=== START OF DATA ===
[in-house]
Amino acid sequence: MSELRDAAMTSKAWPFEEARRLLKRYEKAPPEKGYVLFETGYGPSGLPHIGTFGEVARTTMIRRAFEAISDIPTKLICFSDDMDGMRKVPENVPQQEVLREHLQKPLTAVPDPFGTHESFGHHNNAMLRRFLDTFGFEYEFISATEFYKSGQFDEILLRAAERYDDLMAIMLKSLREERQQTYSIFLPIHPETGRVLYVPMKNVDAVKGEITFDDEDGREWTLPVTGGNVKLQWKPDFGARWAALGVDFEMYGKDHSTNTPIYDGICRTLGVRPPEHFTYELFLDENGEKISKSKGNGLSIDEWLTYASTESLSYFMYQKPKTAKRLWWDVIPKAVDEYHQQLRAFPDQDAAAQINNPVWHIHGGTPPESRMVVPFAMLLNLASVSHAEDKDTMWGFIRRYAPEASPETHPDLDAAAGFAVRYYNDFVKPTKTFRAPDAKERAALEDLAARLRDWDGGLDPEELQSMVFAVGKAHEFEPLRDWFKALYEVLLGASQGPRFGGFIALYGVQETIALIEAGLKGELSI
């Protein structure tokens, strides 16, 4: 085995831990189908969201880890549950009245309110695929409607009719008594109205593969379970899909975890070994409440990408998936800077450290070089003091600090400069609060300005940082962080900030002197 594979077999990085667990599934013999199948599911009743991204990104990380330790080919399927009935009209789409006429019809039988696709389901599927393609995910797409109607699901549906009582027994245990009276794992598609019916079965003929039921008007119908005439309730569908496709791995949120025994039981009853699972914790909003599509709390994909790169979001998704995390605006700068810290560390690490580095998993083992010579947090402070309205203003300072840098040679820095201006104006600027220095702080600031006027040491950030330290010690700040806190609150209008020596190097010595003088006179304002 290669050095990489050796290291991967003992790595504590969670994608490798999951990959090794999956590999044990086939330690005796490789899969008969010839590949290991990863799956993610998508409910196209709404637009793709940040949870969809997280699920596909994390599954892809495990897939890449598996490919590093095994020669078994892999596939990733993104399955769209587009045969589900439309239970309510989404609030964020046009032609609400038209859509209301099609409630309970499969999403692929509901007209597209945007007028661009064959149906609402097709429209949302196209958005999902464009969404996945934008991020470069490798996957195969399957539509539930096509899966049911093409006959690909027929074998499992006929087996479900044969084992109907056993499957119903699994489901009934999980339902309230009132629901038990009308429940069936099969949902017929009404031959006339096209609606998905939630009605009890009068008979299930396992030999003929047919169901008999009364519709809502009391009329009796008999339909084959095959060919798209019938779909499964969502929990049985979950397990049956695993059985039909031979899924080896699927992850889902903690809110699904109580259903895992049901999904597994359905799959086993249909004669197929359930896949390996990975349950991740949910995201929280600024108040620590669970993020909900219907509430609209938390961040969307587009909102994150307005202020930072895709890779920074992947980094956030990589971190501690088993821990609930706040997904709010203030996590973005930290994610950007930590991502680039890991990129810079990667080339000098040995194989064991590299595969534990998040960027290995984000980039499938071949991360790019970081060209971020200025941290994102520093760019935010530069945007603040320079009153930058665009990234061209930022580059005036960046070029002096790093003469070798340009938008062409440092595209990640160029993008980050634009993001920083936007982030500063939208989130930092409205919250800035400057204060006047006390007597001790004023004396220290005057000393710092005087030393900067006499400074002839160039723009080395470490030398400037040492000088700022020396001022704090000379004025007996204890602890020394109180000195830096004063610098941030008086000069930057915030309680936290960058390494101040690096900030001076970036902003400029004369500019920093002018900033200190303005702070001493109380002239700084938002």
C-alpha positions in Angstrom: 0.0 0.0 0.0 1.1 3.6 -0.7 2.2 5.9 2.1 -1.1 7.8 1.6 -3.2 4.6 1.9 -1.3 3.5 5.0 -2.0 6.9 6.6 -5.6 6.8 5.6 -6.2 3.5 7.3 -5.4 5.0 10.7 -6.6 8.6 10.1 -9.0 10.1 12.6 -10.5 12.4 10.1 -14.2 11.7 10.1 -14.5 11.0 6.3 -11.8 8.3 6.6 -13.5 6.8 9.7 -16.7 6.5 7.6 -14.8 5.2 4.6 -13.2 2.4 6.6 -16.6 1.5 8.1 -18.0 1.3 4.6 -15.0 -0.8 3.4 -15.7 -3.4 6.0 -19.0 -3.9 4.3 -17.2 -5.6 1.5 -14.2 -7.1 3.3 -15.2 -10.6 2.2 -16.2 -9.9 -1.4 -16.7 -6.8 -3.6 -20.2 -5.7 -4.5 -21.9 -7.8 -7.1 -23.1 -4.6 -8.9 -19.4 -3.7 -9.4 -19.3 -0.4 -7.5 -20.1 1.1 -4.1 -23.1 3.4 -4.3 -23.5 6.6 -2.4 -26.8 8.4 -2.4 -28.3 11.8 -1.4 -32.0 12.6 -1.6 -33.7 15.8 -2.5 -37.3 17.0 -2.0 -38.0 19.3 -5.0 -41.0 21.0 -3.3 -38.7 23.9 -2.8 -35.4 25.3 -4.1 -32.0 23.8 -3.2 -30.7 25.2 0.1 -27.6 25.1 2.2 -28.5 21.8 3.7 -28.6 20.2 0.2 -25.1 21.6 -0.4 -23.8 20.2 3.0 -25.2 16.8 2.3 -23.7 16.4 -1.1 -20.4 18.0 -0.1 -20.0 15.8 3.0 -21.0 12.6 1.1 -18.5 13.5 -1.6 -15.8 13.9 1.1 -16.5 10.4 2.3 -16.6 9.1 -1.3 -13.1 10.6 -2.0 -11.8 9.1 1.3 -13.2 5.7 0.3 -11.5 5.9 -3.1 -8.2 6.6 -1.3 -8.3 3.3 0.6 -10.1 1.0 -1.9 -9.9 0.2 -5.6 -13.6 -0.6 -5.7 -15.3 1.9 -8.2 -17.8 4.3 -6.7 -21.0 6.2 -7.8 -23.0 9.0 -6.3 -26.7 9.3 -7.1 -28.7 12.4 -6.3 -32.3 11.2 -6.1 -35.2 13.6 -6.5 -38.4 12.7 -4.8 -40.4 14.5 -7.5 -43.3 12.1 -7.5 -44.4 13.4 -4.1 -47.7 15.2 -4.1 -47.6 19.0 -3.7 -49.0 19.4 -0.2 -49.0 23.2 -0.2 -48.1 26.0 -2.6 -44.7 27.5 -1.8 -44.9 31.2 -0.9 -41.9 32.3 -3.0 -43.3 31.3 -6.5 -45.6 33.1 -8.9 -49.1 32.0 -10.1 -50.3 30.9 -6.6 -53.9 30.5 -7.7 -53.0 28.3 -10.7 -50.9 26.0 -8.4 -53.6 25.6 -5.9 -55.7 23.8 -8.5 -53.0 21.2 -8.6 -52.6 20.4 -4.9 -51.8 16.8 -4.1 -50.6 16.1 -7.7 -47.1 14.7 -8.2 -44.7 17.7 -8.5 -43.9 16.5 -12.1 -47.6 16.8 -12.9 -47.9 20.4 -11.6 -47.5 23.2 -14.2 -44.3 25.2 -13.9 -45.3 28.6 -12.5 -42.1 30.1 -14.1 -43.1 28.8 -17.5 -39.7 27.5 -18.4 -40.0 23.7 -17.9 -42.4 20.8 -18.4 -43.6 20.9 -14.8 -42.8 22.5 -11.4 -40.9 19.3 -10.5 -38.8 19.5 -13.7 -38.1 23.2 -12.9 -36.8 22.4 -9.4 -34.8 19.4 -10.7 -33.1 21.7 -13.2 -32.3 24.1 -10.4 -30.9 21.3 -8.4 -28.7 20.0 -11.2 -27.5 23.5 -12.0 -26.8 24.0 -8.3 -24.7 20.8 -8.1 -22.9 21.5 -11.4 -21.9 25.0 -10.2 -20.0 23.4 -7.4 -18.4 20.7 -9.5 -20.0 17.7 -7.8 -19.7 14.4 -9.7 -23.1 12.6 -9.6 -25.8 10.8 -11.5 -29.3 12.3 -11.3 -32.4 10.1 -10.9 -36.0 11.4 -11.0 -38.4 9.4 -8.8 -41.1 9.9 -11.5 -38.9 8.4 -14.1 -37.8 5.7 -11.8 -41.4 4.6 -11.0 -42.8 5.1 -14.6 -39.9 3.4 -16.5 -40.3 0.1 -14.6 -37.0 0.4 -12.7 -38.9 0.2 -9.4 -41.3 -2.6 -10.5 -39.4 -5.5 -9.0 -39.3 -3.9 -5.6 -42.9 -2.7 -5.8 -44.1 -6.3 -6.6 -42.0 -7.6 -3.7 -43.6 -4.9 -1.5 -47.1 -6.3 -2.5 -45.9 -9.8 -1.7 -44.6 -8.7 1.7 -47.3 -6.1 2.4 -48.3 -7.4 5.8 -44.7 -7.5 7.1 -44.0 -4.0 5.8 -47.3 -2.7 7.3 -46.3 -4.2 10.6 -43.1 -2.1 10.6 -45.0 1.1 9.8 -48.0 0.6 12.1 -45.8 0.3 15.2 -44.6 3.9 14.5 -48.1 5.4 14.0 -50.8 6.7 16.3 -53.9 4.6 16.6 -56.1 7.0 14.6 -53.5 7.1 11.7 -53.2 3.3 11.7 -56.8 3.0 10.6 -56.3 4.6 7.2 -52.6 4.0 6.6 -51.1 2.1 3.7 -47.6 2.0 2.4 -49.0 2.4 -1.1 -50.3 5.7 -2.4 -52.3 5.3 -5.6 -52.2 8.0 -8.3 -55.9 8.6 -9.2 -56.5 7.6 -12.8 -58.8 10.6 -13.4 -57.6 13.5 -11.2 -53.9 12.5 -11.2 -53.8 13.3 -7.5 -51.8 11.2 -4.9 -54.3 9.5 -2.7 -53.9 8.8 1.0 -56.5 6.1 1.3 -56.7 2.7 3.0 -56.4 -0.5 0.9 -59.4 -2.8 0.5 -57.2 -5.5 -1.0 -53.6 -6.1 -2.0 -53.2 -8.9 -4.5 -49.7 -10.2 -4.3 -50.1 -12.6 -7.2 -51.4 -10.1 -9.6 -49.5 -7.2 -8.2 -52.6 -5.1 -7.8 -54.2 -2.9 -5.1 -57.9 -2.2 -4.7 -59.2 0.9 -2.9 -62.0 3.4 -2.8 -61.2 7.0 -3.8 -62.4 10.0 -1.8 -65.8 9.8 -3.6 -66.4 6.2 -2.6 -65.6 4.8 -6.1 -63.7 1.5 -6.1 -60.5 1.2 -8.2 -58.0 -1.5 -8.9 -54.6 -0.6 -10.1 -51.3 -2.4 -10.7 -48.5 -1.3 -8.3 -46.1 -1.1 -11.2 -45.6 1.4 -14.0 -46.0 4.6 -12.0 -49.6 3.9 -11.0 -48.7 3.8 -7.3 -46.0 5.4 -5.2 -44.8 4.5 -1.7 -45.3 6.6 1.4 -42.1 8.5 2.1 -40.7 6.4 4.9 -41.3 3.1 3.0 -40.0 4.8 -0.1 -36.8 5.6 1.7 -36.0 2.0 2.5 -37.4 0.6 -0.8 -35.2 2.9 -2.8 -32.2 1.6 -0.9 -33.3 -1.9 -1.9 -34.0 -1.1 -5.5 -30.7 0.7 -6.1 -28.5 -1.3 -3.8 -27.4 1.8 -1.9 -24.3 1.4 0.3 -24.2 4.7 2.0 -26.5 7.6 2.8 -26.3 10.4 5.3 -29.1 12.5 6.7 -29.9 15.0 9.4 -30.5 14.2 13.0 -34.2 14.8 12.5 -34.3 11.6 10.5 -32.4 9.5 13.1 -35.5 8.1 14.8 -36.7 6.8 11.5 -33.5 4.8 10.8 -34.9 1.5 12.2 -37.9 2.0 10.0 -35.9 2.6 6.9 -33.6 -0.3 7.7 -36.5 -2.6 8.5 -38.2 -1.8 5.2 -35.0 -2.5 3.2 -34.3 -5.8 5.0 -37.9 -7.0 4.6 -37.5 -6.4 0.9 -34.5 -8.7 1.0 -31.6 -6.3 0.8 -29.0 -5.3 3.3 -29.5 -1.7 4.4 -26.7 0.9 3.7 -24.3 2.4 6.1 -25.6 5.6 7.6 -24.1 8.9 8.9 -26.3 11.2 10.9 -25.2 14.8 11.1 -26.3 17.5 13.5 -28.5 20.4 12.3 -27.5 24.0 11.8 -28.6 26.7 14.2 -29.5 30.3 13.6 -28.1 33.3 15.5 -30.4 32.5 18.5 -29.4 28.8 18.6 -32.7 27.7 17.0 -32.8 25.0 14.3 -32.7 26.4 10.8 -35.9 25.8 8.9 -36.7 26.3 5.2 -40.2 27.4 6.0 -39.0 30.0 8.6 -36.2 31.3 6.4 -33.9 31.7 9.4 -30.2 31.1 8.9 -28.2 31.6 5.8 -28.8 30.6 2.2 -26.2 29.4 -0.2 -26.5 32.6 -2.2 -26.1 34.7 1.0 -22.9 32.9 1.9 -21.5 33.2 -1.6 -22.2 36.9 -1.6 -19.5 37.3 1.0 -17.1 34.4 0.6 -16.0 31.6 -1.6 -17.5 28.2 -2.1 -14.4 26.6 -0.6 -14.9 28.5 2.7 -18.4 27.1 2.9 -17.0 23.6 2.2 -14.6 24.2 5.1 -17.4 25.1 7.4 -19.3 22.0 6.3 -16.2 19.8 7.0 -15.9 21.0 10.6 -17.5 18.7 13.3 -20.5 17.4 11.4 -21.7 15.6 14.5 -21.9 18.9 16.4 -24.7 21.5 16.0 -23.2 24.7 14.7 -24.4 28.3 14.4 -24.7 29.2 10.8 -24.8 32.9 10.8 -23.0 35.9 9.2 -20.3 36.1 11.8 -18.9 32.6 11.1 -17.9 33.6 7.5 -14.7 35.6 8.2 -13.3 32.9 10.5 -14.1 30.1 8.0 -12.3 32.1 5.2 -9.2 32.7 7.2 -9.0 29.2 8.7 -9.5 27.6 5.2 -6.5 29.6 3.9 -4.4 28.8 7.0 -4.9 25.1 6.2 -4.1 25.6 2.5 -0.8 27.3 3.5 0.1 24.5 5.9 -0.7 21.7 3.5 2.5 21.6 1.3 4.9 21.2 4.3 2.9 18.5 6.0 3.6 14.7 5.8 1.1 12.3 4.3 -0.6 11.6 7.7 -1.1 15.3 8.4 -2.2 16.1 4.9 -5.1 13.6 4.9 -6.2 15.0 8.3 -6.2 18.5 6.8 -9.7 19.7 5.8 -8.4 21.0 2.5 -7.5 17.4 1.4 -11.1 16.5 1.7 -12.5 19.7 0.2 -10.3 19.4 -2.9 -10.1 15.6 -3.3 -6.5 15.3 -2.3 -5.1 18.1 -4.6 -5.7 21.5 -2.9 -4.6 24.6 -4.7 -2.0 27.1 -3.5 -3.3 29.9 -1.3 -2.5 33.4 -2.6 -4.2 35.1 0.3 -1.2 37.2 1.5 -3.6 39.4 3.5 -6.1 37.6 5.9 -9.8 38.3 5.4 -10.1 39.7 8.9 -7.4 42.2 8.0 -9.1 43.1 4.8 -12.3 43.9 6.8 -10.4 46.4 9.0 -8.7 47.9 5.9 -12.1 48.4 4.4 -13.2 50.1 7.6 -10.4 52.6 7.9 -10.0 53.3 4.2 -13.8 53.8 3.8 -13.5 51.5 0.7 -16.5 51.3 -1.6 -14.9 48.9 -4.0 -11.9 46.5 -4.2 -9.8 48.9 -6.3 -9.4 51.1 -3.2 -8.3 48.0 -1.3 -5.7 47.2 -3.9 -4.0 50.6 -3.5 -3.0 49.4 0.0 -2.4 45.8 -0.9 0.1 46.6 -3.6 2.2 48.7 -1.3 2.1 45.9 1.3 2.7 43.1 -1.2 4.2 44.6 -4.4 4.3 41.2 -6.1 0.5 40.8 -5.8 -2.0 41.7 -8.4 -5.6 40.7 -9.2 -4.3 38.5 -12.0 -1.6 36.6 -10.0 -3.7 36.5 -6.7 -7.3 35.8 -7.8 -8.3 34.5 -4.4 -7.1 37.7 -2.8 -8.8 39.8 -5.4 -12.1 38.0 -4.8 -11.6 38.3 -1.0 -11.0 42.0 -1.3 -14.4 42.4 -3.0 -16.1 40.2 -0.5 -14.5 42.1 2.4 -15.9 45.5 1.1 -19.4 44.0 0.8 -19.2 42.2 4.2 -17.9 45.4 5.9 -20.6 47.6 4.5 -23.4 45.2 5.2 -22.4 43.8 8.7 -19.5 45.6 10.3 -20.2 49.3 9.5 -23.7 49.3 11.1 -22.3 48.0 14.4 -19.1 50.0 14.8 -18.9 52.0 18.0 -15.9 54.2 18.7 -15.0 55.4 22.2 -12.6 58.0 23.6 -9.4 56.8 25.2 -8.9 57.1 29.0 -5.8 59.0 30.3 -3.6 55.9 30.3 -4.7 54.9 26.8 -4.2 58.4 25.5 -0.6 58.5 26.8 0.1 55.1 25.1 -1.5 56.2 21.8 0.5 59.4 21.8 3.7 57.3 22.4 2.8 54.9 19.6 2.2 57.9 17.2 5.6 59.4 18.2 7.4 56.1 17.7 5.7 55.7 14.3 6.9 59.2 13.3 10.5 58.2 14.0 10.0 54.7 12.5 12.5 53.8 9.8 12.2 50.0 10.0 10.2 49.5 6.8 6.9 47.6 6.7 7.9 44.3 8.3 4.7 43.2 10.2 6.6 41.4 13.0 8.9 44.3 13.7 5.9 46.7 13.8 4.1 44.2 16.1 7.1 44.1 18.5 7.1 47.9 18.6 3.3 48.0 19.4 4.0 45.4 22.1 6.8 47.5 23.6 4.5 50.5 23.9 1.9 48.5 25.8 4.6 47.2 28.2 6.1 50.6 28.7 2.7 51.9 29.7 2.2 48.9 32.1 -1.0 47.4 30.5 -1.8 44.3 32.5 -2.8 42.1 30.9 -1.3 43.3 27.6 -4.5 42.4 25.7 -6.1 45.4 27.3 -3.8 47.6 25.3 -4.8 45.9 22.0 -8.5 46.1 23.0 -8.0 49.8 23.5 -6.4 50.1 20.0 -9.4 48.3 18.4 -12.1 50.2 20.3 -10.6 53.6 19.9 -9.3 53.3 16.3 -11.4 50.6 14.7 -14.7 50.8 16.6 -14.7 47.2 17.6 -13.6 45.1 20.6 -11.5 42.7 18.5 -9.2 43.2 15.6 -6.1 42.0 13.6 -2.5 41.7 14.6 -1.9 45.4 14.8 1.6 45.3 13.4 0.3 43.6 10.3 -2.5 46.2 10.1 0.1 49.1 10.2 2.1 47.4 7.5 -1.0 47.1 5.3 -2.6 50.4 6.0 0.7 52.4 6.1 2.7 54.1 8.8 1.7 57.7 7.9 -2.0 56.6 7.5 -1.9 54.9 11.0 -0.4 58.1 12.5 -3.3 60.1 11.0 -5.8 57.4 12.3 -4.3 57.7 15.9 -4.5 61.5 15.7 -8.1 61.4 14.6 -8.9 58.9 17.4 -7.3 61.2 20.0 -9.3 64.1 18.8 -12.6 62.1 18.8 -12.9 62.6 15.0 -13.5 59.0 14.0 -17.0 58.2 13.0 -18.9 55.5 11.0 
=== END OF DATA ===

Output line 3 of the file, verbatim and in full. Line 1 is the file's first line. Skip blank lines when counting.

């Protein structure tokens, strides 16, 4: 085995831990189908969201880890549950009245309110695929409607009719008594109205593969379970899909975890070994409440990408998936800077450290070089003091600090400069609060300005940082962080900030002197 594979077999990085667990599934013999199948599911009743991204990104990380330790080919399927009935009209789409006429019809039988696709389901599927393609995910797409109607699901549906009582027994245990009276794992598609019916079965003929039921008007119908005439309730569908496709791995949120025994039981009853699972914790909003599509709390994909790169979001998704995390605006700068810290560390690490580095998993083992010579947090402070309205203003300072840098040679820095201006104006600027220095702080600031006027040491950030330290010690700040806190609150209008020596190097010595003088006179304002 290669050095990489050796290291991967003992790595504590969670994608490798999951990959090794999956590999044990086939330690005796490789899969008969010839590949290991990863799956993610998508409910196209709404637009793709940040949870969809997280699920596909994390599954892809495990897939890449598996490919590093095994020669078994892999596939990733993104399955769209587009045969589900439309239970309510989404609030964020046009032609609400038209859509209301099609409630309970499969999403692929509901007209597209945007007028661009064959149906609402097709429209949302196209958005999902464009969404996945934008991020470069490798996957195969399957539509539930096509899966049911093409006959690909027929074998499992006929087996479900044969084992109907056993499957119903699994489901009934999980339902309230009132629901038990009308429940069936099969949902017929009404031959006339096209609606998905939630009605009890009068008979299930396992030999003929047919169901008999009364519709809502009391009329009796008999339909084959095959060919798209019938779909499964969502929990049985979950397990049956695993059985039909031979899924080896699927992850889902903690809110699904109580259903895992049901999904597994359905799959086993249909004669197929359930896949390996990975349950991740949910995201929280600024108040620590669970993020909900219907509430609209938390961040969307587009909102994150307005202020930072895709890779920074992947980094956030990589971190501690088993821990609930706040997904709010203030996590973005930290994610950007930590991502680039890991990129810079990667080339000098040995194989064991590299595969534990998040960027290995984000980039499938071949991360790019970081060209971020200025941290994102520093760019935010530069945007603040320079009153930058665009990234061209930022580059005036960046070029002096790093003469070798340009938008062409440092595209990640160029993008980050634009993001920083936007982030500063939208989130930092409205919250800035400057204060006047006390007597001790004023004396220290005057000393710092005087030393900067006499400074002839160039723009080395470490030398400037040492000088700022020396001022704090000379004025007996204890602890020394109180000195830096004063610098941030008086000069930057915030309680936290960058390494101040690096900030001076970036902003400029004369500019920093002018900033200190303005702070001493109380002239700084938002």